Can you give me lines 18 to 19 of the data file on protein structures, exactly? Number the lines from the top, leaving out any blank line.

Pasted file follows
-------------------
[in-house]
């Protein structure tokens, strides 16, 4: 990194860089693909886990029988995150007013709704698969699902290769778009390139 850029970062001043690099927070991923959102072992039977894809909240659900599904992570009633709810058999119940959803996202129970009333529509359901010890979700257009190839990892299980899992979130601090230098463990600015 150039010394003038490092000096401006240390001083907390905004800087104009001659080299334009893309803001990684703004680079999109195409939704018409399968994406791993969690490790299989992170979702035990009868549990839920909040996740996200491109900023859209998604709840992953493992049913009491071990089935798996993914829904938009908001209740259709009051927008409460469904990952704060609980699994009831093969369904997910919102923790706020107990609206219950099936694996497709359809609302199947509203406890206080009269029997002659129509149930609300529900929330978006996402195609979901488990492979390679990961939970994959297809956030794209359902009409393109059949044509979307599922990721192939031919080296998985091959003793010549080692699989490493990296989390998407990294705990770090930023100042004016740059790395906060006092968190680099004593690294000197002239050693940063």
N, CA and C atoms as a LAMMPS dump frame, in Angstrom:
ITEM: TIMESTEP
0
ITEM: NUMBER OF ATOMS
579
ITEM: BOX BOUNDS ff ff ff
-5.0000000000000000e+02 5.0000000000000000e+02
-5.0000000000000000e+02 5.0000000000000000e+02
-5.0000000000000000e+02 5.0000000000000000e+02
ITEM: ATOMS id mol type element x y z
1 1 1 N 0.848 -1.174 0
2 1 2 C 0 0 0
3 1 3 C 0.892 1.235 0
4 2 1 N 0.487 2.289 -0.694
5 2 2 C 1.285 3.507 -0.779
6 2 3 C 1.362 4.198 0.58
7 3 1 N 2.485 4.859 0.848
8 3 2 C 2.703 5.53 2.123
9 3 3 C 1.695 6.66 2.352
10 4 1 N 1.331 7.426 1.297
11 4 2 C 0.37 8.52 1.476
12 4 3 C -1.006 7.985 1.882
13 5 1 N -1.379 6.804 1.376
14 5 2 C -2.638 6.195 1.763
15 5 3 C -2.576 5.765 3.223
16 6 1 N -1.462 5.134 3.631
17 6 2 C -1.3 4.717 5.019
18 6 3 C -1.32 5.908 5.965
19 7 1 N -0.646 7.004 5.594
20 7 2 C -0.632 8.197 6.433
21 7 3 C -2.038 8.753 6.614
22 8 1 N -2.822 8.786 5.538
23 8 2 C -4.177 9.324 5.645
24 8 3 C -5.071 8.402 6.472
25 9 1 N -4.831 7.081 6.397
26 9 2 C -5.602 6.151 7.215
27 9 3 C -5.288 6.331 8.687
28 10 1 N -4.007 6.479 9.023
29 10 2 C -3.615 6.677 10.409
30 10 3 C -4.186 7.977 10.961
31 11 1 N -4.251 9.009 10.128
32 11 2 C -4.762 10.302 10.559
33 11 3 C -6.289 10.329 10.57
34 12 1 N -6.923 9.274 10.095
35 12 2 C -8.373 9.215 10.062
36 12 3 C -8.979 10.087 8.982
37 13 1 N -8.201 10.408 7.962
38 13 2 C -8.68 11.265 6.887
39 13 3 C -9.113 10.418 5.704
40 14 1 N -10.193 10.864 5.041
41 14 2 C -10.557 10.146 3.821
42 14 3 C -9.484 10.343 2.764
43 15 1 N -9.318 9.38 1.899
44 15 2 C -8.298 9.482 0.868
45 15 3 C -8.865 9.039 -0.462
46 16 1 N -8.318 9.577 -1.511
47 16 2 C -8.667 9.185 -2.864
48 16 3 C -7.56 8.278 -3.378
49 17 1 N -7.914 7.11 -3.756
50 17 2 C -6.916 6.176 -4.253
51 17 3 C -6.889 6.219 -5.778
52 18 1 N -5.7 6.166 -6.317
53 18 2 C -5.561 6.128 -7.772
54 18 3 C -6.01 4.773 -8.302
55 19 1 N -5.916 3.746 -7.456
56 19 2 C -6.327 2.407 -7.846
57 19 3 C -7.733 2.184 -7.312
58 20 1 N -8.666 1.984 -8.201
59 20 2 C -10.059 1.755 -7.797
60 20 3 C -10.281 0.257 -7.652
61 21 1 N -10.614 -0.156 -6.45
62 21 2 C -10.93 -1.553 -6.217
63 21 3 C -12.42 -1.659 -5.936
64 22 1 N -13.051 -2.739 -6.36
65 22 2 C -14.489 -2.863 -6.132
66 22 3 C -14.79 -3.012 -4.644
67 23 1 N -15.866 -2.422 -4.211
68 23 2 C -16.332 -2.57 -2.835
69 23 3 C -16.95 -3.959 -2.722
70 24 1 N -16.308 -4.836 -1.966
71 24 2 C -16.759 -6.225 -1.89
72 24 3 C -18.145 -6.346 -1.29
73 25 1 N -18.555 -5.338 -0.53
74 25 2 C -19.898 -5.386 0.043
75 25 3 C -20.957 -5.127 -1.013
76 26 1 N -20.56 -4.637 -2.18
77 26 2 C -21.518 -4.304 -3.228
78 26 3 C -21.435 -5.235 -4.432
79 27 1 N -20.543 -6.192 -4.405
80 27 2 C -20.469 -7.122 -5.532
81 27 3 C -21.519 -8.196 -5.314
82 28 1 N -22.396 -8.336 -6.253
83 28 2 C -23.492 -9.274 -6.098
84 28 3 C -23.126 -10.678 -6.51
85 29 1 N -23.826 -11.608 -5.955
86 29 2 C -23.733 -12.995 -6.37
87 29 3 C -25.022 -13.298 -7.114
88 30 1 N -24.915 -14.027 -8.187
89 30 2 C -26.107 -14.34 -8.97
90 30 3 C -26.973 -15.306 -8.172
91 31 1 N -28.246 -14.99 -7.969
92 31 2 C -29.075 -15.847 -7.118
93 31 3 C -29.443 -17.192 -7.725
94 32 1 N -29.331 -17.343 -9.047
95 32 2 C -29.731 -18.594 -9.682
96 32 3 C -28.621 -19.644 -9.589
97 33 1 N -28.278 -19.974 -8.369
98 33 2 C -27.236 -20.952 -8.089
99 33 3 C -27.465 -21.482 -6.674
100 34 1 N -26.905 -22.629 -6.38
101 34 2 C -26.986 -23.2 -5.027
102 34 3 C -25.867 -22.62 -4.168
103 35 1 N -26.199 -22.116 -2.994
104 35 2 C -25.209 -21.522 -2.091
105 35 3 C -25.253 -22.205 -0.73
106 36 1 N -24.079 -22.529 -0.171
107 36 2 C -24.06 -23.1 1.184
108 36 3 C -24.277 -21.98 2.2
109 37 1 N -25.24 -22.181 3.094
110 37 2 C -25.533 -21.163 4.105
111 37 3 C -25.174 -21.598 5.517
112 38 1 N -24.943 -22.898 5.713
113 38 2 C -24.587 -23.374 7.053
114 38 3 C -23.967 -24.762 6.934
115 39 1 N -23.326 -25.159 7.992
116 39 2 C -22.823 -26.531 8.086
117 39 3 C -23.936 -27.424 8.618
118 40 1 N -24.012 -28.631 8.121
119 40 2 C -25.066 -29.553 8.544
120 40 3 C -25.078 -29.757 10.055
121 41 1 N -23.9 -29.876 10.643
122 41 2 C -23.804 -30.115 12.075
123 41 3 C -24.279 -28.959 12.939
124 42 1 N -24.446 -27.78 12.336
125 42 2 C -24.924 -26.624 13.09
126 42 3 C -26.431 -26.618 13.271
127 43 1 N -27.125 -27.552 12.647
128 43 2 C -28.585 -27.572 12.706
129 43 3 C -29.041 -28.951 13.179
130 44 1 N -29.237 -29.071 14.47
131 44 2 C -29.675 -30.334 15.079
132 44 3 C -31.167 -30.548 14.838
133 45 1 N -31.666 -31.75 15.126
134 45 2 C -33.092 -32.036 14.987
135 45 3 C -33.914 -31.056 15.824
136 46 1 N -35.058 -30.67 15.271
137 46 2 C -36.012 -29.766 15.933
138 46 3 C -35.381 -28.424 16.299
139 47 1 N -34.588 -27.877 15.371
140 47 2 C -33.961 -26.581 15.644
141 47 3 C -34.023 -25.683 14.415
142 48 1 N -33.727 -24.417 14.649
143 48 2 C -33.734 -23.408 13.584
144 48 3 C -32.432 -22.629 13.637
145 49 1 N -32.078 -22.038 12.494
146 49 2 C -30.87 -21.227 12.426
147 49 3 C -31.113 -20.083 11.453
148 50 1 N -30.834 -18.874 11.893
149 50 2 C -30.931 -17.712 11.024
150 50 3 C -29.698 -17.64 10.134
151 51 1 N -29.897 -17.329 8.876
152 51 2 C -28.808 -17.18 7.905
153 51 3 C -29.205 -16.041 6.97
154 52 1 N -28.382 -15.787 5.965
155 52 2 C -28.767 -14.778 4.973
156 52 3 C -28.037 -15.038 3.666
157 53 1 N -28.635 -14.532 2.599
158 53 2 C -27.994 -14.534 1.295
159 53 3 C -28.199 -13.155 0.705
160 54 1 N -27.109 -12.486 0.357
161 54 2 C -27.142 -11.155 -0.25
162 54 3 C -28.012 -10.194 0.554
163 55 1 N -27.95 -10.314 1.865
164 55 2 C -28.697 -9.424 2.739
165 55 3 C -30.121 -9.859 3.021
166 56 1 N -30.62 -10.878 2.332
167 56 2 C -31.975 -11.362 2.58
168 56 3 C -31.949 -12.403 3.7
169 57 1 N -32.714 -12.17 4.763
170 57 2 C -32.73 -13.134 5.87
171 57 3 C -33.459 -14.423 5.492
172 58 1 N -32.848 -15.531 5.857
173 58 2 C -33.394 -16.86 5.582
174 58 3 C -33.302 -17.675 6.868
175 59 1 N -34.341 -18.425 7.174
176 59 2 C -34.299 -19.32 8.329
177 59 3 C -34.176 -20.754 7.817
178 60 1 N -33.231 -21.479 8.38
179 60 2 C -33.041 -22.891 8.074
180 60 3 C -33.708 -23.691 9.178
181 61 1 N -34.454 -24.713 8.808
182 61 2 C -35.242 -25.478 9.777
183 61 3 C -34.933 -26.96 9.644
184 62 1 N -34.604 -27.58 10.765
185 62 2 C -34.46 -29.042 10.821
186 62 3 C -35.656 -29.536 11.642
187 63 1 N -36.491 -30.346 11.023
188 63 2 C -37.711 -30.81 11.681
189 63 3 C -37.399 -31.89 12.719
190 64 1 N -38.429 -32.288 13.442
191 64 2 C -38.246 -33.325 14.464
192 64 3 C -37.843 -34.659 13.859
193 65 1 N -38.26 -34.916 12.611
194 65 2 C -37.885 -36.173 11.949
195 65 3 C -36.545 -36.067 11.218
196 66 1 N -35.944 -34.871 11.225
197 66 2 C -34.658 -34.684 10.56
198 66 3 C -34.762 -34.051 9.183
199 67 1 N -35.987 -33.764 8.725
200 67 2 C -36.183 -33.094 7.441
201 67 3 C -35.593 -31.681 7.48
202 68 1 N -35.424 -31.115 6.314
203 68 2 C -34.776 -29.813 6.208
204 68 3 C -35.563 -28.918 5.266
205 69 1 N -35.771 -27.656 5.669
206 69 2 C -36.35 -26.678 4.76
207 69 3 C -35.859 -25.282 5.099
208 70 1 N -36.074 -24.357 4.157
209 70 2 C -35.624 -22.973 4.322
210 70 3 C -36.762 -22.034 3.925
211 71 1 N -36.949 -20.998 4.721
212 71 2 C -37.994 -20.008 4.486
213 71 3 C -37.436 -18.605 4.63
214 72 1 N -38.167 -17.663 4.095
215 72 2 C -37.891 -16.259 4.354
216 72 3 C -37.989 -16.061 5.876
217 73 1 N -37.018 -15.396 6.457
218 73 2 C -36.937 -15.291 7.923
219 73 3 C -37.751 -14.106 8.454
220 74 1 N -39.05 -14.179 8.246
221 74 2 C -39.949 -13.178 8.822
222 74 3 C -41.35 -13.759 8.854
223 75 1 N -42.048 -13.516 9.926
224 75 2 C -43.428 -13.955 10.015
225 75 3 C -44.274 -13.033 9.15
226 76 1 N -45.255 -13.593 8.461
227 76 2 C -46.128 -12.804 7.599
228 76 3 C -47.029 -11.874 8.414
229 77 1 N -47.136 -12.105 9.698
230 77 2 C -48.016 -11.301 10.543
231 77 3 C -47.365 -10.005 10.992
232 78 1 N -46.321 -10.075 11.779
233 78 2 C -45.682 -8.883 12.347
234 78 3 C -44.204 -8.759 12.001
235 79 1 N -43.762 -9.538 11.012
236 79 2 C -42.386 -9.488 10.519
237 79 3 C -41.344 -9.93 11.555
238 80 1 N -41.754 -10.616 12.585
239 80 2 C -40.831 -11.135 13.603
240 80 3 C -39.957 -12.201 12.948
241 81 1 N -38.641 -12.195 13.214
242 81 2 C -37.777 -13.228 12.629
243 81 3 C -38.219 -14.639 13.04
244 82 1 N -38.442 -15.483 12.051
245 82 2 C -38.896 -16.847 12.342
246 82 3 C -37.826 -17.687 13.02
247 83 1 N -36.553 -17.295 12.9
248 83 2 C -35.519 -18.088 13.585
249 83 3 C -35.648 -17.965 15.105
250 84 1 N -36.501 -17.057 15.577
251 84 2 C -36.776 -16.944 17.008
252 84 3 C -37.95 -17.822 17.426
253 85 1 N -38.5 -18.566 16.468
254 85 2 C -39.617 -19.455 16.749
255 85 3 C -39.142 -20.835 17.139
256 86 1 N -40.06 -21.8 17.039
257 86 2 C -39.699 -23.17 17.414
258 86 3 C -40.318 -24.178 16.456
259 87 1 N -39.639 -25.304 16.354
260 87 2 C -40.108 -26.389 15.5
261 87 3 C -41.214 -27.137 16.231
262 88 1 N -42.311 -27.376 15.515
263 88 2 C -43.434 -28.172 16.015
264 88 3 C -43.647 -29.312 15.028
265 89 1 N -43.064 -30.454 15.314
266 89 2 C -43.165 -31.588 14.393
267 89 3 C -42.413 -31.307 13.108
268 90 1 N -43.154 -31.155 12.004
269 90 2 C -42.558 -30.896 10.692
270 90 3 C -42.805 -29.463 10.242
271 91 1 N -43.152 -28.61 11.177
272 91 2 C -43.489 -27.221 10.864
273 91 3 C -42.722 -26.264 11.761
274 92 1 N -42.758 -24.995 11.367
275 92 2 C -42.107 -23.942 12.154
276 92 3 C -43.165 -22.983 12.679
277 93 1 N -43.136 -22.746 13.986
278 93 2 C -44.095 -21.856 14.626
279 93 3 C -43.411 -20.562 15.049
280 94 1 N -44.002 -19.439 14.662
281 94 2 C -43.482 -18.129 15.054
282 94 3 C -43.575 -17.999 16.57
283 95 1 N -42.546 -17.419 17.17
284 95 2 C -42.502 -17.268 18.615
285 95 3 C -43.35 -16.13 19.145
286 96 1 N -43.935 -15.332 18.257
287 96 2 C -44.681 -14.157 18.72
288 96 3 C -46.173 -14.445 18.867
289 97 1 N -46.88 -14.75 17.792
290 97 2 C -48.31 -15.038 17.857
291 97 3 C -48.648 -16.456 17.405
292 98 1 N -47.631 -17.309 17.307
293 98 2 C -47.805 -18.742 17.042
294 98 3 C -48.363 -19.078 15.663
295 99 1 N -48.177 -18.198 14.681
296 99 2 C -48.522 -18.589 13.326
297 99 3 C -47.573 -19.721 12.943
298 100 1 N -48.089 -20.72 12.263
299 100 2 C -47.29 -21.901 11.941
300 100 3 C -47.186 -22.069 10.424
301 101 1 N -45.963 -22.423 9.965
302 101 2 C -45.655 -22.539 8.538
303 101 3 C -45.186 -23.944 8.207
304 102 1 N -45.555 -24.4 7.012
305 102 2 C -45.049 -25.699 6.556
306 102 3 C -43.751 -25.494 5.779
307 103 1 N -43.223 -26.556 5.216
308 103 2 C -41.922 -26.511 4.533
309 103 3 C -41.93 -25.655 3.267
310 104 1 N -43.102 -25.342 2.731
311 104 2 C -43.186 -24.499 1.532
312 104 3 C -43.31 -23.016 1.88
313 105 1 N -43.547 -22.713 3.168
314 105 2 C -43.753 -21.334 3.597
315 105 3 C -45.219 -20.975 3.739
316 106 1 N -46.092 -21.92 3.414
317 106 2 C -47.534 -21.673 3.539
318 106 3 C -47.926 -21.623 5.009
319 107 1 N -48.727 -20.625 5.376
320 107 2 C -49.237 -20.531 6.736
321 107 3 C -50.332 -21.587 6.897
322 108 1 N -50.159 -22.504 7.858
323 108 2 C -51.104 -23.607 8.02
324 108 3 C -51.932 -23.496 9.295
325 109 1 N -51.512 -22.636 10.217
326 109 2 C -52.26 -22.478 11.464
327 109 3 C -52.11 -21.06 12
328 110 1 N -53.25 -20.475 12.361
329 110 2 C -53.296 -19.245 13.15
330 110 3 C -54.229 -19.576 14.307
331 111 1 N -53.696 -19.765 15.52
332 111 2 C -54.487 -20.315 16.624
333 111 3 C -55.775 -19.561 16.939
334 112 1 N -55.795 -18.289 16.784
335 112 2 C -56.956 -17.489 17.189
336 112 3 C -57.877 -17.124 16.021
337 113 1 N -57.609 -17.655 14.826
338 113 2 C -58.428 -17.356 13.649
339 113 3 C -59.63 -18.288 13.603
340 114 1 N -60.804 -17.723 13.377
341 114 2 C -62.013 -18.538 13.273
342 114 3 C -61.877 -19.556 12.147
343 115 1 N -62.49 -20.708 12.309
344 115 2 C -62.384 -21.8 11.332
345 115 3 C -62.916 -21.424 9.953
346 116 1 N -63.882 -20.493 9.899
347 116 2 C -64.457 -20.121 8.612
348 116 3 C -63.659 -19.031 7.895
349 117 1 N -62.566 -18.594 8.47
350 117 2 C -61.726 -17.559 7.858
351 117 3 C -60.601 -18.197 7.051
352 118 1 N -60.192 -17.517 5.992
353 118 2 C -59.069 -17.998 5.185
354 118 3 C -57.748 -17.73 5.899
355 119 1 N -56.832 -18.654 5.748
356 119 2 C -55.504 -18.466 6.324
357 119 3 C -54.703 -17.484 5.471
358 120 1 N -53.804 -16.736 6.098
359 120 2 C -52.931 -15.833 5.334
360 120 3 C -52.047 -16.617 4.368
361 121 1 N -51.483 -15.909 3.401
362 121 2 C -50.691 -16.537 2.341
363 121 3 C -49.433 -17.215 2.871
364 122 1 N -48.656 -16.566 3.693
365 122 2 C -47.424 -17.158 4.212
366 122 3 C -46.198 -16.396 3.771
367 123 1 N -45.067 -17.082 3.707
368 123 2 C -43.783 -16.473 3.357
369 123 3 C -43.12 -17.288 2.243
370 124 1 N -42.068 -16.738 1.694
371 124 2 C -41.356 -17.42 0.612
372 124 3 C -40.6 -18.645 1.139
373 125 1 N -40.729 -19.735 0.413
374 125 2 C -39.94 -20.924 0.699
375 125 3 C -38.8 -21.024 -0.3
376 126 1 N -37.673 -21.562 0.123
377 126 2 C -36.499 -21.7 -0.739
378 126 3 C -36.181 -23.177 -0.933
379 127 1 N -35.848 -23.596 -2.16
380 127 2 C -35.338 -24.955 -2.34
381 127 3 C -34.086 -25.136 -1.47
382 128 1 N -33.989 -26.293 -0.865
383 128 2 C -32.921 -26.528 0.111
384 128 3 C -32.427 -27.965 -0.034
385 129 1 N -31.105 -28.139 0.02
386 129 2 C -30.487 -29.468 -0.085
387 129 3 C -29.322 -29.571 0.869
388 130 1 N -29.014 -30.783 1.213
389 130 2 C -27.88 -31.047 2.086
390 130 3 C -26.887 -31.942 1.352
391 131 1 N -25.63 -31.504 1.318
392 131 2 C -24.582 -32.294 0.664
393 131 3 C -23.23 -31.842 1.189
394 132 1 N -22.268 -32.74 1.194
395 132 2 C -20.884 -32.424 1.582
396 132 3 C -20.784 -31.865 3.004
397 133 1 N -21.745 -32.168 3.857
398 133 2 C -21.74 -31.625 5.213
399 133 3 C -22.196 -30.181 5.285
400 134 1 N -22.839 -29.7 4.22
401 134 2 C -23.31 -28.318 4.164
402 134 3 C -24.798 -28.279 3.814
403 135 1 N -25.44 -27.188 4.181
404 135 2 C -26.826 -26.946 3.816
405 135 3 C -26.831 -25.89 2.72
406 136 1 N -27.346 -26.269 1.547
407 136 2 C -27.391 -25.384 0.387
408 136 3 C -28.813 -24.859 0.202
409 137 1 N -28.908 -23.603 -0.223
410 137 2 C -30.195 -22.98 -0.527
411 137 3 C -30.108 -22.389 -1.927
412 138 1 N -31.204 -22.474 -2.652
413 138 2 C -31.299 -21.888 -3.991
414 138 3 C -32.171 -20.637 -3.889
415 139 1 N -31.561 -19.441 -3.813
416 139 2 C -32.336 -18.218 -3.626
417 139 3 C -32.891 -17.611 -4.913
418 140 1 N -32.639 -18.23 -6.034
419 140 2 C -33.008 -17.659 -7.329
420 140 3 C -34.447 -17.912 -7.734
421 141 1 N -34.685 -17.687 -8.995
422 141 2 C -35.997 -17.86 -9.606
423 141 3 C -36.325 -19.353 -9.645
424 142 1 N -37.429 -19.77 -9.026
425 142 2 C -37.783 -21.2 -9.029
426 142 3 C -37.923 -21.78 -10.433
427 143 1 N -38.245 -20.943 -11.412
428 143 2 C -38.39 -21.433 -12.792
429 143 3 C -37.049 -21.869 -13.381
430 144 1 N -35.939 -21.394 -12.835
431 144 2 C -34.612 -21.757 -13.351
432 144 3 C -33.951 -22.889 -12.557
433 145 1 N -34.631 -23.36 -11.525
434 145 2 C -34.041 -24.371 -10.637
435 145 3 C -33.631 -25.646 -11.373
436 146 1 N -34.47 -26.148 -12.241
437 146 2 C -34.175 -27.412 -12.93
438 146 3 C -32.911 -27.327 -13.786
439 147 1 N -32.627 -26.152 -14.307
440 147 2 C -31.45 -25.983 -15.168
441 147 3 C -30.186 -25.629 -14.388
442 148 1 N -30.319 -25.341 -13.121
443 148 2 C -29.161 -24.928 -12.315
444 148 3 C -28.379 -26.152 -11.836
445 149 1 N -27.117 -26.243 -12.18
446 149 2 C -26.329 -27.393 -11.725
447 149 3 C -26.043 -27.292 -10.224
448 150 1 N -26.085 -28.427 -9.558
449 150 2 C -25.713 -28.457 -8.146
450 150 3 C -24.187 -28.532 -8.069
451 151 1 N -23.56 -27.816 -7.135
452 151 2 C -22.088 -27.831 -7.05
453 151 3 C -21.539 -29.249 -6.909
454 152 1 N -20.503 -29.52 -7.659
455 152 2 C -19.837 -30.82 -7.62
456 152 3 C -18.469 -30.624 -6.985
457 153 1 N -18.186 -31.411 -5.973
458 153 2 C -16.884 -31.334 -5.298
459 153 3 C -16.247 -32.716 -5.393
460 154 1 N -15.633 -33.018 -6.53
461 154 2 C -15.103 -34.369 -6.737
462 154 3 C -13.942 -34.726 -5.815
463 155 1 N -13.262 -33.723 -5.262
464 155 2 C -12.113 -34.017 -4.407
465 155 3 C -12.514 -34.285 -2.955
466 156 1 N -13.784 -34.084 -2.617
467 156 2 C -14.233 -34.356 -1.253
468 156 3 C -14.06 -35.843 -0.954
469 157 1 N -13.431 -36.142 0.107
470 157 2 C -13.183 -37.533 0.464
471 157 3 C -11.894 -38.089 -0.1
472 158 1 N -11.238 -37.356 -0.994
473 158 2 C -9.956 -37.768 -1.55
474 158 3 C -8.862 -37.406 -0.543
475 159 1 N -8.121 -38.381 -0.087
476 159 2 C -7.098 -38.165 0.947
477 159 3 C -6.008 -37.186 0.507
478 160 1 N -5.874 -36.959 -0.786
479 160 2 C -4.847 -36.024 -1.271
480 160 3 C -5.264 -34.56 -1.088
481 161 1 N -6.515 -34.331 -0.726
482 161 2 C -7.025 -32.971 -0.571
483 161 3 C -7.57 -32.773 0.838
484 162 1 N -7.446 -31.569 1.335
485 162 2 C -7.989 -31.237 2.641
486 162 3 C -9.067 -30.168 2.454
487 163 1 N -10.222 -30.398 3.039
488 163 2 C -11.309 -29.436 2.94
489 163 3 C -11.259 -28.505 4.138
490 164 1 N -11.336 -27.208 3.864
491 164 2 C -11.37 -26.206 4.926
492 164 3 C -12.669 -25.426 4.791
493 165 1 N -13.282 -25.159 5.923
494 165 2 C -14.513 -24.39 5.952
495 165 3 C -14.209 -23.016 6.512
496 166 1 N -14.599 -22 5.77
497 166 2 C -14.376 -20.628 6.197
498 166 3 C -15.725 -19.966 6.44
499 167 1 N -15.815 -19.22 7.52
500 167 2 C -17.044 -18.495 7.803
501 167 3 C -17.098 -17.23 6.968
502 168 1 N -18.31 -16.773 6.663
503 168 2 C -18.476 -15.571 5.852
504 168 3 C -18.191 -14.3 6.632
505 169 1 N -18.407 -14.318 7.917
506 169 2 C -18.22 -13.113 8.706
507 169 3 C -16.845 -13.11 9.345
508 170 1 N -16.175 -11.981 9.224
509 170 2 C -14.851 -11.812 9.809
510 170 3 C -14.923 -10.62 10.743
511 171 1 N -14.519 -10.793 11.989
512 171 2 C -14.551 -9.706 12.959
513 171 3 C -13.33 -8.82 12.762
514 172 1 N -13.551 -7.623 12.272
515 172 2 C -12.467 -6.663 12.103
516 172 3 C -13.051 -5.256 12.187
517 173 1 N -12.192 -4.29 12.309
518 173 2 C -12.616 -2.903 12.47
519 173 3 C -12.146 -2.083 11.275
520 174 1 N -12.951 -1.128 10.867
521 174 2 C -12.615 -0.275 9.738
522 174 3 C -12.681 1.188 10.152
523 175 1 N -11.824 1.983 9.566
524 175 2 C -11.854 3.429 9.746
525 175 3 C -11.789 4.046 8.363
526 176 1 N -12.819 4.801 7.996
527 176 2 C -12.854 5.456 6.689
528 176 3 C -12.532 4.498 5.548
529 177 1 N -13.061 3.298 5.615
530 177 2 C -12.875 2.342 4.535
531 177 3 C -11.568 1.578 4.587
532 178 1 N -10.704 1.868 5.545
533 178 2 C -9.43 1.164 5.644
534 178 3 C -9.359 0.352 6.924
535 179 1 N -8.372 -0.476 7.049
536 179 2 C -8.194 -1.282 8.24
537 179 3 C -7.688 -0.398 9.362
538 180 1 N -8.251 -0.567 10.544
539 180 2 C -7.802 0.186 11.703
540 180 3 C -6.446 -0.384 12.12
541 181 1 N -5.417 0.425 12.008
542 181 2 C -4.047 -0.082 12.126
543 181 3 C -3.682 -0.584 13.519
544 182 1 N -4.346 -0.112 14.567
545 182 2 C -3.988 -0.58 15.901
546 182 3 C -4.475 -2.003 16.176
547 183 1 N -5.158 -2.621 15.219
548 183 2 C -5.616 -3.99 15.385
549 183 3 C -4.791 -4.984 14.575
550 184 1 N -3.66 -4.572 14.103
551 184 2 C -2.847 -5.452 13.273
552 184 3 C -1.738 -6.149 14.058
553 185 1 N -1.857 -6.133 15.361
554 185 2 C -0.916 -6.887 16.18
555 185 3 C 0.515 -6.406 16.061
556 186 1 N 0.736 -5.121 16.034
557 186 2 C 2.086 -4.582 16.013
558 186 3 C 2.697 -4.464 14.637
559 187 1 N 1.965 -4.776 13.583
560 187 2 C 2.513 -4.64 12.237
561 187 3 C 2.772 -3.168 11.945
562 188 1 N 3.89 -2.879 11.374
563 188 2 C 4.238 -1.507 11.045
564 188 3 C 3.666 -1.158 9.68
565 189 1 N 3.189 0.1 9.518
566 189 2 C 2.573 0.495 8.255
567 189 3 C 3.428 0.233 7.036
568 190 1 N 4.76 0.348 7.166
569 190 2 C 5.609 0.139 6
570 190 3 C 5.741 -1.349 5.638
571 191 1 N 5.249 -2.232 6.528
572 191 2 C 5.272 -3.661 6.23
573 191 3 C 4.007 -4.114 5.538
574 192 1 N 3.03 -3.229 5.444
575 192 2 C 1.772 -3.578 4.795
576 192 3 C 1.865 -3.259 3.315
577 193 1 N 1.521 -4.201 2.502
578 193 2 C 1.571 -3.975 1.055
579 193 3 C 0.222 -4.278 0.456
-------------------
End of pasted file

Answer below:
6 2 3 C 1.362 4.198 0.58
7 3 1 N 2.485 4.859 0.848